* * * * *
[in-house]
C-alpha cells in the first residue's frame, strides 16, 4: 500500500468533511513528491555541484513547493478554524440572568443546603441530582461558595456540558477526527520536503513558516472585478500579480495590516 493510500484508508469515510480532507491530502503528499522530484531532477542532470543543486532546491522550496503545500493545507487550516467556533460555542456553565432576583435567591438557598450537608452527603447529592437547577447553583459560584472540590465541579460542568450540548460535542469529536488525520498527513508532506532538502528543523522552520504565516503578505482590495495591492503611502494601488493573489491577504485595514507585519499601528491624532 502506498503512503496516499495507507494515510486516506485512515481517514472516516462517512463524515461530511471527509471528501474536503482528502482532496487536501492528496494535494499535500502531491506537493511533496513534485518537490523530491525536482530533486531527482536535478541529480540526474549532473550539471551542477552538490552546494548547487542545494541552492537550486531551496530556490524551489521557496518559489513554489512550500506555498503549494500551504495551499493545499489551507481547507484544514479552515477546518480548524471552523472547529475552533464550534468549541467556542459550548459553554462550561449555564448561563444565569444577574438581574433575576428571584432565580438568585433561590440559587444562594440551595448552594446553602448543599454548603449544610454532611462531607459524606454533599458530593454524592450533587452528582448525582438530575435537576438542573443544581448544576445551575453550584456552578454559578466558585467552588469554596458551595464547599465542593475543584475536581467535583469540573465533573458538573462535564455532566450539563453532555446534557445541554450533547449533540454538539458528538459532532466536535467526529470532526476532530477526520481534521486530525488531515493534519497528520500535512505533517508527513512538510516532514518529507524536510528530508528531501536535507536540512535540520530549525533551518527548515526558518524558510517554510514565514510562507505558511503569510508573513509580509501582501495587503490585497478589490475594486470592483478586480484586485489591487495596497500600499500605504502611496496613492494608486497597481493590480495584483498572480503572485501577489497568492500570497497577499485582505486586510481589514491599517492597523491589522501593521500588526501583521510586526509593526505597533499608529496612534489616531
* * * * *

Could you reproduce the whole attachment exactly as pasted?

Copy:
[in-house]
C-alpha cells in the first residue's frame, strides 16, 4: 500500500468533511513528491555541484513547493478554524440572568443546603441530582461558595456540558477526527520536503513558516472585478500579480495590516 493510500484508508469515510480532507491530502503528499522530484531532477542532470543543486532546491522550496503545500493545507487550516467556533460555542456553565432576583435567591438557598450537608452527603447529592437547577447553583459560584472540590465541579460542568450540548460535542469529536488525520498527513508532506532538502528543523522552520504565516503578505482590495495591492503611502494601488493573489491577504485595514507585519499601528491624532 502506498503512503496516499495507507494515510486516506485512515481517514472516516462517512463524515461530511471527509471528501474536503482528502482532496487536501492528496494535494499535500502531491506537493511533496513534485518537490523530491525536482530533486531527482536535478541529480540526474549532473550539471551542477552538490552546494548547487542545494541552492537550486531551496530556490524551489521557496518559489513554489512550500506555498503549494500551504495551499493545499489551507481547507484544514479552515477546518480548524471552523472547529475552533464550534468549541467556542459550548459553554462550561449555564448561563444565569444577574438581574433575576428571584432565580438568585433561590440559587444562594440551595448552594446553602448543599454548603449544610454532611462531607459524606454533599458530593454524592450533587452528582448525582438530575435537576438542573443544581448544576445551575453550584456552578454559578466558585467552588469554596458551595464547599465542593475543584475536581467535583469540573465533573458538573462535564455532566450539563453532555446534557445541554450533547449533540454538539458528538459532532466536535467526529470532526476532530477526520481534521486530525488531515493534519497528520500535512505533517508527513512538510516532514518529507524536510528530508528531501536535507536540512535540520530549525533551518527548515526558518524558510517554510514565514510562507505558511503569510508573513509580509501582501495587503490585497478589490475594486470592483478586480484586485489591487495596497500600499500605504502611496496613492494608486497597481493590480495584483498572480503572485501577489497568492500570497497577499485582505486586510481589514491599517492597523491589522501593521500588526501583521510586526509593526505597533499608529496612534489616531